The "Blade Pop": This one is the most difficult for me, but sounds like the one used by many proficient echolocators. This requires that you suck the blade of your tongue (the big meaty part in the middle) up against the roof of your mouth until you've got a good amount of surface-to-surface contact, and then break the vacuum by pulling your tongue away. This one requires significantly more vacuum than the previous two. When executed correctly, it sounds distinctly like a bottle cap being depressed or released.
The frequency of all three clicks described above can be adjusted slightly by the shape of the mouth. Generally a wide mouth or smile will generate a higher primary frequency, as well as make you appear happy :)
Below, I've uploaded the waveform generated by each of these clicks, as well as a spectrum analysis. The waveform shows the amplitude of the sound over a certain time period (as indicated), and the spectrum analysis is a plot that lines up with the waveform and shows the distribution of frequencies that occur within the sound signal. Brighter colors meaning higher concentration of waves in that region. Higher frequencies are at the top and lower frequencies at the bottom of the spectrum analysis.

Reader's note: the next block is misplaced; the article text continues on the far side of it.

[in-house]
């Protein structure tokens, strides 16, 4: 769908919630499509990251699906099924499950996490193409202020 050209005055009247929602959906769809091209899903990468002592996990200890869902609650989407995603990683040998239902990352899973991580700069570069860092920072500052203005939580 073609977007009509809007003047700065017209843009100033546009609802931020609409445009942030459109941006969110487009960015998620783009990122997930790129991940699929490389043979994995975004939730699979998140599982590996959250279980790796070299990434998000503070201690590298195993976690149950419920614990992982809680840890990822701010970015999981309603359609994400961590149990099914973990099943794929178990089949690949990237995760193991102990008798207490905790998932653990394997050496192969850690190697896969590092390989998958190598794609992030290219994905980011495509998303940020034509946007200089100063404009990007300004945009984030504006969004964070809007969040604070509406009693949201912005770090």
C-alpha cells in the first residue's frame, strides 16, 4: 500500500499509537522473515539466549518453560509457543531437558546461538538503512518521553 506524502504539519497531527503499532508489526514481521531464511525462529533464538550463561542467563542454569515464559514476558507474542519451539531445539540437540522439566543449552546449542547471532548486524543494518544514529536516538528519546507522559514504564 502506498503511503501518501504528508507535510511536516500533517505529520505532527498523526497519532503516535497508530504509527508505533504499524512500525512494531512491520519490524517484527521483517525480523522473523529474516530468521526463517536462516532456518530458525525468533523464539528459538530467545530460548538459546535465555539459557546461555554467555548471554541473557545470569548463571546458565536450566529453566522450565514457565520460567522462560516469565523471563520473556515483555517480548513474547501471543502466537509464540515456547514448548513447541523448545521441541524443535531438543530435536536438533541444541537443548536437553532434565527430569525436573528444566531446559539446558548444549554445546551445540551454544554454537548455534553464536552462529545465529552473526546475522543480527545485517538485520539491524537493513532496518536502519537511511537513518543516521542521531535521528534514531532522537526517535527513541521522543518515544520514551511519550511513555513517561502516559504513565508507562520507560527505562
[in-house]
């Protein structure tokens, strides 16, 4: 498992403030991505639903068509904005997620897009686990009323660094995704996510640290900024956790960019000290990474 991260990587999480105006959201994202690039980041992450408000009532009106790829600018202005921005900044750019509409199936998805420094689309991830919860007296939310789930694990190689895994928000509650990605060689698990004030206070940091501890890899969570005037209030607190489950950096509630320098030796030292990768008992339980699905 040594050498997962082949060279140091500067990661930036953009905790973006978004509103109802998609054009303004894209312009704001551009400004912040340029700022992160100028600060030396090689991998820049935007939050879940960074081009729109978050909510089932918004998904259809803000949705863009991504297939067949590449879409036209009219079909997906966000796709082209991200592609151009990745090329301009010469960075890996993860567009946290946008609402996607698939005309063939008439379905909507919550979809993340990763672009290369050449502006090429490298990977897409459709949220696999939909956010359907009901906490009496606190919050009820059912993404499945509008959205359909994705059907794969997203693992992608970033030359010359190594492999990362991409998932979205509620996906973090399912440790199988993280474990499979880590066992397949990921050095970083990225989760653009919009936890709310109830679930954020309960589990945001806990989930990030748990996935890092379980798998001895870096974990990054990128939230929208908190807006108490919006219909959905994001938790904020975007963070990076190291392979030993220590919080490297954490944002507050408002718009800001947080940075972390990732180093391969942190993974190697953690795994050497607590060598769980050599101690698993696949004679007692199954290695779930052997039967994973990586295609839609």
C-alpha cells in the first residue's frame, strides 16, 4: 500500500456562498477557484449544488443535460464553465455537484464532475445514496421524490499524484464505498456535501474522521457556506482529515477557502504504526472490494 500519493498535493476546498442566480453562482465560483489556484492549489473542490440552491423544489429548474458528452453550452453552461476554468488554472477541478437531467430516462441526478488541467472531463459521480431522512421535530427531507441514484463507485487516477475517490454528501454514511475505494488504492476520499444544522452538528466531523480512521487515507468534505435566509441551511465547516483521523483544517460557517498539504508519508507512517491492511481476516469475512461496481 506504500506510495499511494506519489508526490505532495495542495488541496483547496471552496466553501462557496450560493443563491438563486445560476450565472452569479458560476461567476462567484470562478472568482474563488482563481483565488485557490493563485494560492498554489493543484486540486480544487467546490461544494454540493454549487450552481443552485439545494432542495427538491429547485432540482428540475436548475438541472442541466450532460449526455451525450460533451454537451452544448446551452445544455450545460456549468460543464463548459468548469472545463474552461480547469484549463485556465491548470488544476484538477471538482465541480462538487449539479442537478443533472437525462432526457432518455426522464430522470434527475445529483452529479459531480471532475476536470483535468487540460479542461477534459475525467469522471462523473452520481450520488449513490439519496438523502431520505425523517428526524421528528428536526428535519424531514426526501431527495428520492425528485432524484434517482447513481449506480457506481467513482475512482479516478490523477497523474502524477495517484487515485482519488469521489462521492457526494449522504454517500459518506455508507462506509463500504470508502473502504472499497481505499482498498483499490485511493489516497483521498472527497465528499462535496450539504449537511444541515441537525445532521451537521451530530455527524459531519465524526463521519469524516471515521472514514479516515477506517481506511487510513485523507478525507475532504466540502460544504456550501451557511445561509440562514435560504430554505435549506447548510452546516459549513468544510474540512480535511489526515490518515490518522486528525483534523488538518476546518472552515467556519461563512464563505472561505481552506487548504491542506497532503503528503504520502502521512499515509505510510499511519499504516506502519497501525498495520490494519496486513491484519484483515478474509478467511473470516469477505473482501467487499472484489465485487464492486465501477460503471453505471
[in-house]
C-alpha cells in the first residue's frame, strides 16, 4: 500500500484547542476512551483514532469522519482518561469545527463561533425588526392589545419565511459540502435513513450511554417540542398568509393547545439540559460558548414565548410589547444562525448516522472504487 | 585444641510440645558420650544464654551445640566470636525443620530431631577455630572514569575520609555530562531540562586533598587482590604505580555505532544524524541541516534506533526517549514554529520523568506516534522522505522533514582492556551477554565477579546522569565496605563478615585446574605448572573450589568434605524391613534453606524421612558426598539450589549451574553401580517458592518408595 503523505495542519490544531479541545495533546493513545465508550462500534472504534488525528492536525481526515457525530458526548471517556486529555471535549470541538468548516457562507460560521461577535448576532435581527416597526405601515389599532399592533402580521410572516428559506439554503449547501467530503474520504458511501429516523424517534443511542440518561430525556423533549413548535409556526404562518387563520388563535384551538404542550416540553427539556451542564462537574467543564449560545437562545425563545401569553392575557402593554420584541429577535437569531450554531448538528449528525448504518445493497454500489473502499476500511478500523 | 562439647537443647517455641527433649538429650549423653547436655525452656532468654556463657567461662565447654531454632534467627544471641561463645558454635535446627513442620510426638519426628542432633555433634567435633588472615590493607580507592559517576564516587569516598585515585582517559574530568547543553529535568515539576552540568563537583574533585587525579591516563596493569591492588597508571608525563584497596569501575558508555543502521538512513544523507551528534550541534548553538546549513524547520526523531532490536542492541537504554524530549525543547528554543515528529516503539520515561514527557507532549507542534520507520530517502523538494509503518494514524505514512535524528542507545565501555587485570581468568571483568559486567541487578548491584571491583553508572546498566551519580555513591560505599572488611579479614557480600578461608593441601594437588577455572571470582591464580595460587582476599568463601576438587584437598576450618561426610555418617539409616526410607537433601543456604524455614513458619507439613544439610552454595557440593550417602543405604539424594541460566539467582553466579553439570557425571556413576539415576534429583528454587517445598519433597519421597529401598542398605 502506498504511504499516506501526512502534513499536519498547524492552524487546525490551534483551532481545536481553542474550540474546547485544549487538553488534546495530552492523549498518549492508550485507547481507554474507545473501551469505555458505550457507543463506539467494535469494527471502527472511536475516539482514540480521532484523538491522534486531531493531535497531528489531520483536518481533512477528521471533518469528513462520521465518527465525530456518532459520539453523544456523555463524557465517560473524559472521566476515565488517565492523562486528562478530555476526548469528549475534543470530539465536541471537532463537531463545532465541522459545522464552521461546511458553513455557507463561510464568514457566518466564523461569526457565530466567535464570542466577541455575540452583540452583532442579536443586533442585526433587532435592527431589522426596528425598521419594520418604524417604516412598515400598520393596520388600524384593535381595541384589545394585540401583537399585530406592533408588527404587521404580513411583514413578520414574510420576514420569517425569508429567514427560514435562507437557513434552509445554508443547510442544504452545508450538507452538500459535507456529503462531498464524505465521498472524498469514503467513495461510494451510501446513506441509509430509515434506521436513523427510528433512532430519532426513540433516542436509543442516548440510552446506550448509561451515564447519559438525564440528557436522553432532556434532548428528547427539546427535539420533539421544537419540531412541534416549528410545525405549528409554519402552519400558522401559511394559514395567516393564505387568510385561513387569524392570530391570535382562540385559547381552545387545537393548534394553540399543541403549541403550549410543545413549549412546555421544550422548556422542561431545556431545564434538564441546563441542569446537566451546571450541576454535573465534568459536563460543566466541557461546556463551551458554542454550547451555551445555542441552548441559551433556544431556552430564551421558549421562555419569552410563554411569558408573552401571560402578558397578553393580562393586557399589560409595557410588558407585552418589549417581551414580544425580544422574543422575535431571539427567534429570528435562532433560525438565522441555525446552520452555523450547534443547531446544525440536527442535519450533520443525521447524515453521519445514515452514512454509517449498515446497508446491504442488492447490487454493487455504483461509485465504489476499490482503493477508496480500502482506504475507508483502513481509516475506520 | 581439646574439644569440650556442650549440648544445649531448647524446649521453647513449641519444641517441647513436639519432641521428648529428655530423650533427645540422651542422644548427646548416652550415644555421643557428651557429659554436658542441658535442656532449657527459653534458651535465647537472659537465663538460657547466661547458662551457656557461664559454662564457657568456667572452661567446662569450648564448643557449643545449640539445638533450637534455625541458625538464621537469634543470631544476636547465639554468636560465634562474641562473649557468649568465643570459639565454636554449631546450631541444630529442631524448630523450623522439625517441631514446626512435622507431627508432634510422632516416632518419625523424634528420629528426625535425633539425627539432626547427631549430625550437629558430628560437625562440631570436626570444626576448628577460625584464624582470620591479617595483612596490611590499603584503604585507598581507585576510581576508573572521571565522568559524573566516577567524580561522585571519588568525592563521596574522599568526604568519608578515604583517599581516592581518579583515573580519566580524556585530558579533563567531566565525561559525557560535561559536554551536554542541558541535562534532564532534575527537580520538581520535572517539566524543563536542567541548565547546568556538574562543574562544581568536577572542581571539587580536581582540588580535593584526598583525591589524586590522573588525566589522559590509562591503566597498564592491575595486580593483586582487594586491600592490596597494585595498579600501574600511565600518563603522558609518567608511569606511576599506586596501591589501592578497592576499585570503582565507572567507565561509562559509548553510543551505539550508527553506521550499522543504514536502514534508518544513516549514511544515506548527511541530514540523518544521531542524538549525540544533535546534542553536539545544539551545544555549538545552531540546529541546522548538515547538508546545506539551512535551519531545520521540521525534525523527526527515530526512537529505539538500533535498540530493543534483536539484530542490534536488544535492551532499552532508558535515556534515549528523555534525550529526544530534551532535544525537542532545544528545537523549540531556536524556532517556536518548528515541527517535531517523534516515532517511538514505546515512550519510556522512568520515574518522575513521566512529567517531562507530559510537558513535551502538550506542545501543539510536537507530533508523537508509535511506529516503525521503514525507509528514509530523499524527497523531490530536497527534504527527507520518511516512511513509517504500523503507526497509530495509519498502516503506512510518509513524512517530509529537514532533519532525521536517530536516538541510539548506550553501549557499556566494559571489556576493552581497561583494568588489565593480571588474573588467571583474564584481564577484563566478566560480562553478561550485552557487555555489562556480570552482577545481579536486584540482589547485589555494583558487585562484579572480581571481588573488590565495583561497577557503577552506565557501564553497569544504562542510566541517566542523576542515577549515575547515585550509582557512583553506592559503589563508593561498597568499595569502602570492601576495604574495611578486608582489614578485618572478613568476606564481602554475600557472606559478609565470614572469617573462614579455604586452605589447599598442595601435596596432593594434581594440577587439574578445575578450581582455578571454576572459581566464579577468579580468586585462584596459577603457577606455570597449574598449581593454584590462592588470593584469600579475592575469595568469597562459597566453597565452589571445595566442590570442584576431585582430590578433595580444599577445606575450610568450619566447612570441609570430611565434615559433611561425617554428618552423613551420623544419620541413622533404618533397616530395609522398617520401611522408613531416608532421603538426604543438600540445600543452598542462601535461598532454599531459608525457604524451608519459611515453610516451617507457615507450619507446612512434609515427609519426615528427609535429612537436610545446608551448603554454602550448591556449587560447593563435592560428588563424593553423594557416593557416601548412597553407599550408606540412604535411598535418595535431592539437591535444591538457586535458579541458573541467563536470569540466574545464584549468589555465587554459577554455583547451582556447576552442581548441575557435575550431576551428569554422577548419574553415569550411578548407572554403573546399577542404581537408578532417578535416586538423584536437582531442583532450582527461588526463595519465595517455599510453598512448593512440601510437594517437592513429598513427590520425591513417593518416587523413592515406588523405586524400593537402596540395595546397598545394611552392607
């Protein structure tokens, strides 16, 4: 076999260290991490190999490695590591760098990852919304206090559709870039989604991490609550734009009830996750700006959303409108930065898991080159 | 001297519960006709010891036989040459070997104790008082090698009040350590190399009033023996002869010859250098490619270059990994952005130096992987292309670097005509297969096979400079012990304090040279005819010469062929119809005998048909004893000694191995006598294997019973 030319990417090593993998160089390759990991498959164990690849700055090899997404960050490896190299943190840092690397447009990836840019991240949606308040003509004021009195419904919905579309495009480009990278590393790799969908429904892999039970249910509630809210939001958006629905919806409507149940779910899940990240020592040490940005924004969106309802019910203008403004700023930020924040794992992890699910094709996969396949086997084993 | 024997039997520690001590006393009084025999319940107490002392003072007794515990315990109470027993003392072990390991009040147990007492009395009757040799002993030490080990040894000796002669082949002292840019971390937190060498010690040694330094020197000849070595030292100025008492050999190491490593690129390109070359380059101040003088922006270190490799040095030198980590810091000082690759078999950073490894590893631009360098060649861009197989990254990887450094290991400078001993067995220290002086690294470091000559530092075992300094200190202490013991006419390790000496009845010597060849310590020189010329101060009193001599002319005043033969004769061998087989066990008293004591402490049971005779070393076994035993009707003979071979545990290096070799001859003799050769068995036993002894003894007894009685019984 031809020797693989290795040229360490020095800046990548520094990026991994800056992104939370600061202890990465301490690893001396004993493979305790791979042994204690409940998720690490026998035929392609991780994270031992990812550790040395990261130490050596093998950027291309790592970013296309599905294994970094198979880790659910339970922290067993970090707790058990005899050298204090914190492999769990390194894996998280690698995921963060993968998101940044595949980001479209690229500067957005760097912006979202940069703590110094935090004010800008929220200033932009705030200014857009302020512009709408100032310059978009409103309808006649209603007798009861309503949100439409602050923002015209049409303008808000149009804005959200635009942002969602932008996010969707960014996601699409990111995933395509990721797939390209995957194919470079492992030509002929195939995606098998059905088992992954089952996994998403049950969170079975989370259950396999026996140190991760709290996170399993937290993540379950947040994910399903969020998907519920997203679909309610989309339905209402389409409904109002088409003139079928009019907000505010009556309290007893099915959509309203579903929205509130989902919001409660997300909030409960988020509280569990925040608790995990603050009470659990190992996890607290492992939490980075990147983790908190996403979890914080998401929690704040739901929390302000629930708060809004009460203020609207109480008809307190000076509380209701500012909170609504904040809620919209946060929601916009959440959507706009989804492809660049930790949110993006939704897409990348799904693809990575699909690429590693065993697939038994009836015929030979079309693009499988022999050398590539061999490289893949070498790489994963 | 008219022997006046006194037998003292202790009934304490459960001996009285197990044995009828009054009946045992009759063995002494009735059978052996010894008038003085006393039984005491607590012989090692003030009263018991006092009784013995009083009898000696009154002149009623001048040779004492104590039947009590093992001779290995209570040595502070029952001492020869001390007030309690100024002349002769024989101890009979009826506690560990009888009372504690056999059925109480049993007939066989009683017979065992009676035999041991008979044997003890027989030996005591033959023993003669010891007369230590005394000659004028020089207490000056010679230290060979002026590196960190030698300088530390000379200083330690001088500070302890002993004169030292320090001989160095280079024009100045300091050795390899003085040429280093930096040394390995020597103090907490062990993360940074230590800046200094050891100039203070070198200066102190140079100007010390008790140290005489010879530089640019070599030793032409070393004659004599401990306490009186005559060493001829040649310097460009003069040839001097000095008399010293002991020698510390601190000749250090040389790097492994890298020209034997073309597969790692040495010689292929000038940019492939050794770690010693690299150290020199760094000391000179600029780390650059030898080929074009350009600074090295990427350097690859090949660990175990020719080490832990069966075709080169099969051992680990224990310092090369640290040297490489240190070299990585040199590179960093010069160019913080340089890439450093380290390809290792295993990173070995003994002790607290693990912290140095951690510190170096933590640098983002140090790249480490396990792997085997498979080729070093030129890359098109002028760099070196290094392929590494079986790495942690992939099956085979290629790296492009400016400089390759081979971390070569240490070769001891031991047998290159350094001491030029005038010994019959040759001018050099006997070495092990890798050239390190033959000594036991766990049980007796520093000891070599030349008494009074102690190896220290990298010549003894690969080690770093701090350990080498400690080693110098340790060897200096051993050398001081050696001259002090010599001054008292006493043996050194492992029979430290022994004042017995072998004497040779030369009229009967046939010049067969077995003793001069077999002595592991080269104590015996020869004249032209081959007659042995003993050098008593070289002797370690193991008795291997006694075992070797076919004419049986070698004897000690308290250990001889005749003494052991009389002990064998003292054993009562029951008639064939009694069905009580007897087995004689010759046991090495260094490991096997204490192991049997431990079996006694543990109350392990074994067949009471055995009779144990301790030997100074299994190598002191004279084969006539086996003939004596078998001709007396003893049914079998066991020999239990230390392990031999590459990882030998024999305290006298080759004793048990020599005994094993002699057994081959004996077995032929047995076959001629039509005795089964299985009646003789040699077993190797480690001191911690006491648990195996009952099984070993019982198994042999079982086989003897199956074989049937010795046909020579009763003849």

The Cluck (200ms):
The cluck waveform is neat because you can distinctly see two spikes. The first small spike is the tip of the tongue separating from the roof of the mouth, and the second spike is the tongue smacking against the bottom of the mouth. Although the latter is significantly more prominent than the former these two sounds are within 10-15 ms of one another and have the potential to cause interference to the listener. This signal could introduce ambiguity.